Max: I know you’ve shown the film to not just general audience but also agricultural schools in certain places. Can you talk a little bit about the Q&A sessions, the reception to the film both in general but also especially how the agricultural and agronomy students have reacted to it?
Habib: It is exciting to discuss food sovereignty and agricultural policies with agronomy students. Some students say to me, ‘But, sir, how would we be useful, with the training we have, if the current model is not good?’ These are young people who are in the process of obtaining their engineering degrees and who have a fairly solid technical background. They are generally even more challenged when I provoke them deliberately by suggesting that a large portion of the problems we are debating is due to the work of the experts who design the policies which are adopted, and who know nothing outside their specialties.
If you ask experts what to do to solve the problem of lack of water somewhere, they are likely to answer that it is necessary to build a dam or dig a borehole. A technical answer to a political problem. This is what students learn in Tunisian agricultural schools. Therefore, their reactions to my provocation are related to their current and future social status and their schooling. But as I went through these schools, too, from high school to engineering school, I could talk to agronomy students, using their languages and their tools.
So, to answer their questions about their future and their roles after school, when they have the engineering degree in their pocket, I tell them a bit about my state of mind at the end of my studies, where they are today. I tell them that if, when I left engineering school, I was given the keys to the Ministry of Agriculture, I would have erased everything old to create something beautiful, modern, impressive with big modern machinery, chemical fertilizers, pesticides. I would have installed a new California on Tunisian soil. It is this dream of technical modernity that I learned at school without any perspective and without any analytical ability to think otherwise. In these schools, the social sciences were totally absent, and this is obviously not a coincidence. The function of these schools in Tunisia is to train technicians, not citizens. Unfortunately, this model is becoming widespread and affecting the entire education system, including in many countries of the North with specializations increasingly narrow and closed to any other knowledge. So, I say to these future technicians that the problem comes from our training and that we must question not only our individual training, but the whole system that trains future decision-makers. I tell them that I had to re-educate myself to free myself from the training that the engineering school had imposed on me.
Max: Do you discuss agro-ecology with them?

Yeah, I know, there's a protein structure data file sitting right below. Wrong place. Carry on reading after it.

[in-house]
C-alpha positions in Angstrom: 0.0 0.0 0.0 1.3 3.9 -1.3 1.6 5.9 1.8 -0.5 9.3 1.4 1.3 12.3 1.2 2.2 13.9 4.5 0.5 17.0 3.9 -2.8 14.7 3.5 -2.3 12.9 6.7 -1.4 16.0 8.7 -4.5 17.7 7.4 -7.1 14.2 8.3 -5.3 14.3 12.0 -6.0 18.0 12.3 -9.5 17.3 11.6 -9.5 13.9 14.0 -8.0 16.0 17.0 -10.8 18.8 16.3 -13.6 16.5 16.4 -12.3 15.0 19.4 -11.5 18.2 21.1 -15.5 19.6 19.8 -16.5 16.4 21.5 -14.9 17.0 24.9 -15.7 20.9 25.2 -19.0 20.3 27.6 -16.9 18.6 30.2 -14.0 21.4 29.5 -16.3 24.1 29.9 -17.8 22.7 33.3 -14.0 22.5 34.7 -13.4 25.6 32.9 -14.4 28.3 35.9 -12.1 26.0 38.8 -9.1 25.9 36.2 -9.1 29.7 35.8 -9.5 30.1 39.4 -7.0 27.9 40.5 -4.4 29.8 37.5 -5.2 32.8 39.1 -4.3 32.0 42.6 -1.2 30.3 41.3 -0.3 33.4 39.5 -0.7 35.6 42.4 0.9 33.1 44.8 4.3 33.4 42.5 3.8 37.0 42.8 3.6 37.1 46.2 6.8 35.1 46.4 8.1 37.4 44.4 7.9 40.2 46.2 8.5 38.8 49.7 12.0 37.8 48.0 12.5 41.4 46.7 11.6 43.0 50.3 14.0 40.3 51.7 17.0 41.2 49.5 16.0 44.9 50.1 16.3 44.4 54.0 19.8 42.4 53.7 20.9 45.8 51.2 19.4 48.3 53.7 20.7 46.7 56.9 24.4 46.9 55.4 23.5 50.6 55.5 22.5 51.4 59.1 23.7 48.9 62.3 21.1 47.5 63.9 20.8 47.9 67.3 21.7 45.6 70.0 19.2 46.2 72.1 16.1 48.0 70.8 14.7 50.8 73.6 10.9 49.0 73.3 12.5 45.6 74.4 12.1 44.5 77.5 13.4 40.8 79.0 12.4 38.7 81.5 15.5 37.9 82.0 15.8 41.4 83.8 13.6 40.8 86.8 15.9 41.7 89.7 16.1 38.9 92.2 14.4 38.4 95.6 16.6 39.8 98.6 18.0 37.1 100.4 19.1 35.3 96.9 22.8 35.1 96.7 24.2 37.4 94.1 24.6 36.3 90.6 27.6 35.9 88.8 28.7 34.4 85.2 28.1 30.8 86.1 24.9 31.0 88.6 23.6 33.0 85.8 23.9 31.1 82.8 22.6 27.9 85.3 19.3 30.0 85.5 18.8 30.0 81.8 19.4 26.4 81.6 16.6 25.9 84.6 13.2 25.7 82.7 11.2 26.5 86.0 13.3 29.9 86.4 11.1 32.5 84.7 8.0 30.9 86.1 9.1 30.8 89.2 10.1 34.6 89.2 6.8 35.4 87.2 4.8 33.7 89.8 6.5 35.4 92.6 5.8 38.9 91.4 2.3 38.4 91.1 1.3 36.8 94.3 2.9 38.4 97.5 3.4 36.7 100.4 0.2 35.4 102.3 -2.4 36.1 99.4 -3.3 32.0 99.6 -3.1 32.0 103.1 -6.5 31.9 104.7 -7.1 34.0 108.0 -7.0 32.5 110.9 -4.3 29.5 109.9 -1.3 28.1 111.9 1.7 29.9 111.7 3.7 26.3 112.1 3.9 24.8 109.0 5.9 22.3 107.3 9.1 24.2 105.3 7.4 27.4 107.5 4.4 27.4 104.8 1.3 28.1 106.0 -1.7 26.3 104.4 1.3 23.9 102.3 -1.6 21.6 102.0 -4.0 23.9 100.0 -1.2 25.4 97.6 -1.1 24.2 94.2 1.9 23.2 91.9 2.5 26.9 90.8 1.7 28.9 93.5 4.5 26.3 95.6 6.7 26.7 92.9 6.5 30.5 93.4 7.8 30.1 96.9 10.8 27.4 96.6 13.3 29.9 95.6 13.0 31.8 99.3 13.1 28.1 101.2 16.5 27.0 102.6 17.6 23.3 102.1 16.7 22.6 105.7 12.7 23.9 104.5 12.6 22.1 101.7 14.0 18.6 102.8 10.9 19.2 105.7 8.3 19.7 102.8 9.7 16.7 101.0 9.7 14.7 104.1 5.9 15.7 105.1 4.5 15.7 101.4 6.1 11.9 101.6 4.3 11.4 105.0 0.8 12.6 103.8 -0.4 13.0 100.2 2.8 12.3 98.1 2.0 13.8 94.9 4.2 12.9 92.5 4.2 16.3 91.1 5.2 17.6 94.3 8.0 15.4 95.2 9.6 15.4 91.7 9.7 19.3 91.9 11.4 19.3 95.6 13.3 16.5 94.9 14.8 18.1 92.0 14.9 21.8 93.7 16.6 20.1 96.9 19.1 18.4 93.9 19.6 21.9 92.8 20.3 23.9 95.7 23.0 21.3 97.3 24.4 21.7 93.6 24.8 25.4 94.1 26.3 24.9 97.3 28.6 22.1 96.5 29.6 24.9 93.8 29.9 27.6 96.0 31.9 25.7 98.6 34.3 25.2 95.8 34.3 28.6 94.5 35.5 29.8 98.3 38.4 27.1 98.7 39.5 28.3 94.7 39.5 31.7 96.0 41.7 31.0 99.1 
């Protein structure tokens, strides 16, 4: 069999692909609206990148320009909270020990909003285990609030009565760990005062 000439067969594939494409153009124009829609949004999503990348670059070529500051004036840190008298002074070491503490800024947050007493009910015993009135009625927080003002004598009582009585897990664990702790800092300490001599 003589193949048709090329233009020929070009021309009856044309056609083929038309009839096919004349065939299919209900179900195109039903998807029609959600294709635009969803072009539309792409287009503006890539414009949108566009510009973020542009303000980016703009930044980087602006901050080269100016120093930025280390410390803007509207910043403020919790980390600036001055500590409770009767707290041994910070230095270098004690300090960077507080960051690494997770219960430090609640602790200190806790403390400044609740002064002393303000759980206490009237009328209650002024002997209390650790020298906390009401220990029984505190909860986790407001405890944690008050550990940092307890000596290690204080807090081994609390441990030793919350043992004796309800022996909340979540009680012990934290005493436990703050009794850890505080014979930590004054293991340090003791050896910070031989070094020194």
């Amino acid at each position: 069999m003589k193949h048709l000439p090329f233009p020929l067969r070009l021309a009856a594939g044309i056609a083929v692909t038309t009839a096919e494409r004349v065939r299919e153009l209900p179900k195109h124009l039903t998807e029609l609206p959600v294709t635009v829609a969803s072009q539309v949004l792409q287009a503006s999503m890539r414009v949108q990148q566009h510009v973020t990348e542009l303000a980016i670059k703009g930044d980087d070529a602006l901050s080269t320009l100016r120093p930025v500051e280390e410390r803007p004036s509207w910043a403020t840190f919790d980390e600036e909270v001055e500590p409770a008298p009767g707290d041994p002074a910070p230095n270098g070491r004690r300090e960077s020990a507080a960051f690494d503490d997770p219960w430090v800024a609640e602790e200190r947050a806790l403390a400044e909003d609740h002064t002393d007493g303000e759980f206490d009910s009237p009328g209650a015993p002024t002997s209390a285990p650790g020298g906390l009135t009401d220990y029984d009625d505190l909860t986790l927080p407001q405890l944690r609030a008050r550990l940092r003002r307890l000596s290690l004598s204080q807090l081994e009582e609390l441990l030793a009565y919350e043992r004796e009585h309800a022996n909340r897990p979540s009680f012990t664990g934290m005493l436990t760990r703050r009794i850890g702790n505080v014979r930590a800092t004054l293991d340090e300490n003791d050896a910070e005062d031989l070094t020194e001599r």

Habib: Yes of course. When I went to these schools–and I have done three so far–I initially went with the idea of not addressing technical issues because they know more than me and that would prevent productive discussion. I just wanted to tell them this: ‘Listen! You have been deprived of tools for reflection, you have been deprived of social sciences, political science, history, debates on the model of development, debates on liberalism, and basic knowledge about the major currents of thoughts: What is capitalism? What is Marxism? What is right? …’ This is knowledge that is needed in order to have the foundation to better analyze and appreciate the situations that they will inevitably encounter in their professional life and, if necessary, bring the right answers. My challenge was to tell them that we cannot answer the big questions and the big current challenges concerning development and ecological problems by having a strictly technical approach and without calling on other knowledges and especially the social sciences.
Max: Have any of these students, that you know of, returned to the debates from the 1980s? I know the Arab world in general and Tunisia especially had an exceptionally rich debate about alternative technologies, particularly in the agricultural sector, which were less energy intense and less polluting–has this happened, or perhaps it is something that will develop in the future?
Habib: These debates, which you mention, date from the 1970s and 1980s at a time when rural studies were still relatively important and where the discussion focused on the choices between the development of agriculture or the orientation towards what was called industrializing industry, the economic liberalization which occurred from the mid-1980s contributed to the extinction of these debates. As a result, rural research gradually gave way to urban research. The debate simply changed. But I have seen the return of these debates since the food crisis of 2007-2008.
I recently received a letter from a young student who is about to finish her studies as an agricultural engineer at a Tunisian school. She wants to undertake a doctoral thesis on ‘the evolution of agricultural technologies and their perceptions by small Tunisian farmers.’ Roughly, she is posing the question of whether and how small Tunisian farmers adapt to new agricultural technologies and to what extent they adopt them. This specific question was asked by another student during the debate we had in their school. I remember answering that a small farmer can die if–to replace a plow he has just broken–he does not find the right plow suited to his terrain and his own material and social conditions. He can disappear simply because without the good plow, he cannot work his land. I added that the issue of adaptability and adaptation is a complex issue that does not just answer financial or technical criteria.